Freight Shipping

What is Freight Shipping?

Freight shipping is the transportation of large amounts of goods by land, sea, or air through the use of trucks, railroad cars, or ships with containers. There are several types of freight shipping such as, truckload, less than a truckload (LTL), partial truckload, intermodal and expedited.

What can be shipped via Freight

Freight is defined as goods transported by truck, ship, plane, or train, which means just about anything can be shipped!

Difference Between Shipping Parcels and Shipping Freight?

Shipping parcels are smaller, lighter–150 pounds or less–and are individual shipments that most carriers can transport. Parcels are typically sent from a business to a consumer after they place an order. Shipping freight is transporting bulk goods in a cost-effective manner with a greater weight capacity depending on the carrier and mode of transportation. Freight shipping typically involves shipping from business to business or an individual business moving its inventory from one place to another.

When to use Multiweight instead of Freight Shipping

Multiweight is the price comparison of the total cost of sending multiple packages versus the individual cost of each package in a shipment. For example, in some cases, it might be cheaper to send three 85-pound boxes versus one 255-pound box. There are several cases when multiweight is preferred over freight shipping. Multiweight is best used when the cost is lower than freight shipping or you don’t want to palletize or set aside space to stage shipments, or if the destination has no lift-gate or dock.

What are Freight Classifications?

Freight classifications, otherwise known as National Motor Freight Classification (NMFC) is the standardized comparison of goods for freight identification and classification to simplify and facilitate negotiations and logistics. Freight classifications are used for LTL intrastate, interstate, and foreign commerce due to LTL’s product variations that require a different set of shipping requirements, such as handling, liability, stowing efforts, etc. when being shipped on a single pallet. There are about 18 freight classes for LTL ranging from low 50s to high 500s. A good rule to keep in mind is: the lower the density, the higher the freight class.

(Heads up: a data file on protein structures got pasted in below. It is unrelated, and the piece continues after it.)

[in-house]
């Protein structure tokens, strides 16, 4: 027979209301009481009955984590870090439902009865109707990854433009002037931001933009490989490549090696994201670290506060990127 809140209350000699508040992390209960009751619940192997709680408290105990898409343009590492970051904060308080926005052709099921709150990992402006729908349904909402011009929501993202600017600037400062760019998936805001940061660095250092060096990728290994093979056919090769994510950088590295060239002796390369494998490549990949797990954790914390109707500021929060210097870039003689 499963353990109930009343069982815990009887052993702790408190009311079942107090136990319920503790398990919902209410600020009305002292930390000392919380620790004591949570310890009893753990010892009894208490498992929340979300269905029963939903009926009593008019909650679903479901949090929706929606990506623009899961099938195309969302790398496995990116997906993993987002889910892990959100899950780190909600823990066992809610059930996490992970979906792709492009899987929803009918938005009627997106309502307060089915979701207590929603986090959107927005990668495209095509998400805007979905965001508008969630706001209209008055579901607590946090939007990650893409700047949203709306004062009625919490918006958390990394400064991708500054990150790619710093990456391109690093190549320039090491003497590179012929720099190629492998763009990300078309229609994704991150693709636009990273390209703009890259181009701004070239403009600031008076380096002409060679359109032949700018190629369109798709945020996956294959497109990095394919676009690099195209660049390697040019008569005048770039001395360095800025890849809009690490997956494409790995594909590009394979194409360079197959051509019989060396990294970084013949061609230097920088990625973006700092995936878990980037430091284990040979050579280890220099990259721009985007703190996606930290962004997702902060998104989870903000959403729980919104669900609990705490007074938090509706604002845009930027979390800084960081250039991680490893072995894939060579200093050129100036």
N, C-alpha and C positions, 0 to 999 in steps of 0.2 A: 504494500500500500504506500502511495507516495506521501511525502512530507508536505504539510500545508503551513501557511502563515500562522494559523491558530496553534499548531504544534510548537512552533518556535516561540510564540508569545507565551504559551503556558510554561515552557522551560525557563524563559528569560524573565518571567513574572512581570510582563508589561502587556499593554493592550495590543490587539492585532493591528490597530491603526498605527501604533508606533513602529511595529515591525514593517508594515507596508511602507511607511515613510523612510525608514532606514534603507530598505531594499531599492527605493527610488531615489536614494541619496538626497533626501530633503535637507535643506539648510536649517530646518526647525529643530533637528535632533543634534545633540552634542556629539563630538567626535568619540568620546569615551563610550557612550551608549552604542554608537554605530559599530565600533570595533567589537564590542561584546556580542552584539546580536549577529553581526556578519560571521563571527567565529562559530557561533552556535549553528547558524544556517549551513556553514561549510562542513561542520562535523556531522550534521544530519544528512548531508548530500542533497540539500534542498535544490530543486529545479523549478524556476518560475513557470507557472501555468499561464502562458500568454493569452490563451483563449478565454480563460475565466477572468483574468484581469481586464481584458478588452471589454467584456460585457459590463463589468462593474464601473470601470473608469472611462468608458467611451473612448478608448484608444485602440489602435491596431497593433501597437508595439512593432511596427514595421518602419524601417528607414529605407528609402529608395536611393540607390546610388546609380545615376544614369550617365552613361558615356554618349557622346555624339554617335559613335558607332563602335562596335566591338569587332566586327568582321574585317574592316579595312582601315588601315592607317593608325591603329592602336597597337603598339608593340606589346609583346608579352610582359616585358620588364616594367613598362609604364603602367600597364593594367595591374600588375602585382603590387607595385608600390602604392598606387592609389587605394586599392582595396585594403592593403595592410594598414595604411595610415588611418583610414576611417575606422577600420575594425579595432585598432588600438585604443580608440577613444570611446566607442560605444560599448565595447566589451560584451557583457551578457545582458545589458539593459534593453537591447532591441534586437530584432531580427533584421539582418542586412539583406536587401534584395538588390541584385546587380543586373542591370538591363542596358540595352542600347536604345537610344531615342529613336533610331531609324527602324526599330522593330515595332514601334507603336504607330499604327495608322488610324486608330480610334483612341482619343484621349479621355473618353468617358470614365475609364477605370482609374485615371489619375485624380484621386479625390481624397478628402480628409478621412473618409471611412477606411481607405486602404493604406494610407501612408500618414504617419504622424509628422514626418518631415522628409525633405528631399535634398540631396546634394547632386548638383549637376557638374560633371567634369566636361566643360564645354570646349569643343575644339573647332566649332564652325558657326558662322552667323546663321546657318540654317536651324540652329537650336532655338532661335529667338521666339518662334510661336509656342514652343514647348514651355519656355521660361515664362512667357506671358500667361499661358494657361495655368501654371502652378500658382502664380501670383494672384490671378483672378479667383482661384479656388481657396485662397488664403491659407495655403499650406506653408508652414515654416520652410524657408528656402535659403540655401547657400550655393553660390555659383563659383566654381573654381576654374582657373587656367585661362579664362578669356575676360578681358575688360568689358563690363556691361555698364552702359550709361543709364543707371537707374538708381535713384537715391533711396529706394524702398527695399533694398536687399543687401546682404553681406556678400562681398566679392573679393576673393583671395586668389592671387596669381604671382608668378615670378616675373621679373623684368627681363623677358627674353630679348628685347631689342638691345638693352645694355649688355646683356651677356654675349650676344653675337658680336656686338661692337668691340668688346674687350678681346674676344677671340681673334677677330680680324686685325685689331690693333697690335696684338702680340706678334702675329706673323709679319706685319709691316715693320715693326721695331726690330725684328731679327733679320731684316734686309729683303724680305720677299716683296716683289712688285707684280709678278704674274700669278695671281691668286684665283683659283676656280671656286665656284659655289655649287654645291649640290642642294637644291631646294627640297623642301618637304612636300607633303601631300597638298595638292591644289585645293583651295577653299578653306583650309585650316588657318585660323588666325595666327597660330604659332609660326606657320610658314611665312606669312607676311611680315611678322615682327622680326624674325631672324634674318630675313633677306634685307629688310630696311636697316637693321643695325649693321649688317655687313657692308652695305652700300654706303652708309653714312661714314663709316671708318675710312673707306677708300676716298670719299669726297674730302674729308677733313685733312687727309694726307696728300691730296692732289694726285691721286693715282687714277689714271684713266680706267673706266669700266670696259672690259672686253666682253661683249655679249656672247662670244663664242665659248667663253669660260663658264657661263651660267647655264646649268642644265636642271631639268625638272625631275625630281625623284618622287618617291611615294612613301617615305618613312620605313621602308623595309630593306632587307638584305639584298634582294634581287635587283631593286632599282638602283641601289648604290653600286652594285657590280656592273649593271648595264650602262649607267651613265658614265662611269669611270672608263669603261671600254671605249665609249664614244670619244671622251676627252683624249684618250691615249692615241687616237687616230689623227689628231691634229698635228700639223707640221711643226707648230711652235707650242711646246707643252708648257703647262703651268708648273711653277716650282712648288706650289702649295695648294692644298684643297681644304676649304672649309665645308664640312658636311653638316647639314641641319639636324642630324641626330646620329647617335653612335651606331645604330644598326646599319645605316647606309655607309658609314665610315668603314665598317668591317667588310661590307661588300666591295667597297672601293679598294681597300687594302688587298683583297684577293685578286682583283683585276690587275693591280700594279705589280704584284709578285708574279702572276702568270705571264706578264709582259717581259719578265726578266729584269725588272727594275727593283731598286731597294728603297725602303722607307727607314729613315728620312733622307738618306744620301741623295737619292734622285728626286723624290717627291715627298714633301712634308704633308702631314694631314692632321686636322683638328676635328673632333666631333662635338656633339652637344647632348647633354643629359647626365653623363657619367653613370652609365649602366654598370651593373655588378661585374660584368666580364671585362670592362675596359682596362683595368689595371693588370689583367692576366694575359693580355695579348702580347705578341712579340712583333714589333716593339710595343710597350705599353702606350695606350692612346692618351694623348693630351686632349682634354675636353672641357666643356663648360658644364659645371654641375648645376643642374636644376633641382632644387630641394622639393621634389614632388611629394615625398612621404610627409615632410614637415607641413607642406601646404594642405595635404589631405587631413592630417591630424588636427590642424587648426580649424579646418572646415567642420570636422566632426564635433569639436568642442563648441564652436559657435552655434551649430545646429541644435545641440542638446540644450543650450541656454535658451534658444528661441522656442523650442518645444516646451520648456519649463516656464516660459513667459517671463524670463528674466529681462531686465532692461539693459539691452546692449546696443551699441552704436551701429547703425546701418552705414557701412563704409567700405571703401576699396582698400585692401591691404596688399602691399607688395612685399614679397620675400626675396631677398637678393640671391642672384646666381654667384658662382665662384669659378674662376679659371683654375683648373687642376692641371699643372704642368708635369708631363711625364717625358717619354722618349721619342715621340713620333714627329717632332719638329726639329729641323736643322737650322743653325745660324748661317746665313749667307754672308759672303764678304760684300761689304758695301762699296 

What Are The Methods of Shipping Freight

There are five different types of methods for shipping freight. The optimal method will depend on the goods you’re trying to ship, you’re budget, and how fast you want it delivered.

  • Full Truckload (FTL): Full truckload shipments are full containers of about 24 to 26 pallets that are being transported from a pickup location to the destination by road or rail. 
  • Less than Truckload: these are shipments that don’t fill a full container, around 1 to 6 pallets, and can be shipped on different trucks with other cargo to their destinations. 
  • Partial Truckload: These are shipments are between 6 to 12 pallets and there is a low possibility that the inventory will be transferred to a different truck on the way to its destination.
  • Intermodal freight: This is the combination of using a rail and a truck to ship inventory, but can also include rails, trucks, and ships. 
  • Expedited freight: This involves the use of truck and air for time-sensitive shipments and is the most expensive.

What is Freight Forwarding

Freight forwarding is coordinating and shipping large amounts of goods from one place to another through a single or multiple carriers via air, ship, rail, or road.

Freight forwarders will help make the transportation and transfer of goods as smooth as possible by negotiating cross-border fees, ensuring all necessary paperwork is complete, and keeping track of freight throughout the shipping process among other duties.

How to Pack Freight

To properly pack your freight and ensure the safety of your delivered goods, you should follow these tips:

  1. Separate breakables and unbreakables. Fragile items are to be placed in their own container and protected.
  2. Use double walls or extra thick boxes for fragile items.
  3. Add more than less with packing materials to ensure all items are cushioned and are less likely to shift during shipment.
  4. Shake the box to ensure the security of items. If something is moving, open the box and add more packing material.
  5. Use original packing materials for electronics when possible, as they are made specifically for the product.
  6. Disassemble any and all furniture before shipment to prevent damage.
  7. For larger or multiple items, consider palletizing and shrink-wrapping freight for protection.

Carriers That Can Ship Freight

Many carriers can ship freight, but the one you pick should be a reliable and trustworthy partner. Researching and finding one that meets your needs at a reasonable price is well worth the time. Listed below are also freight carriers that are considered to be among your top choices:

  • AAA Cooper
  • Central Transport
  • Conway
  • Custom Companies
  • Daylight
  • Dayton Freight
  • Estes
  • Fedex Volume
  • JB Hunt
  • Land Air Express
  • Midwest Motor
  • New Penn
  • Oak Harbor
  • Old Dominion Freight
  • Roadrunner
  • Saia
  • Southeastern Freight
  • US Xpress
  • Werner

Related Shipping Terms

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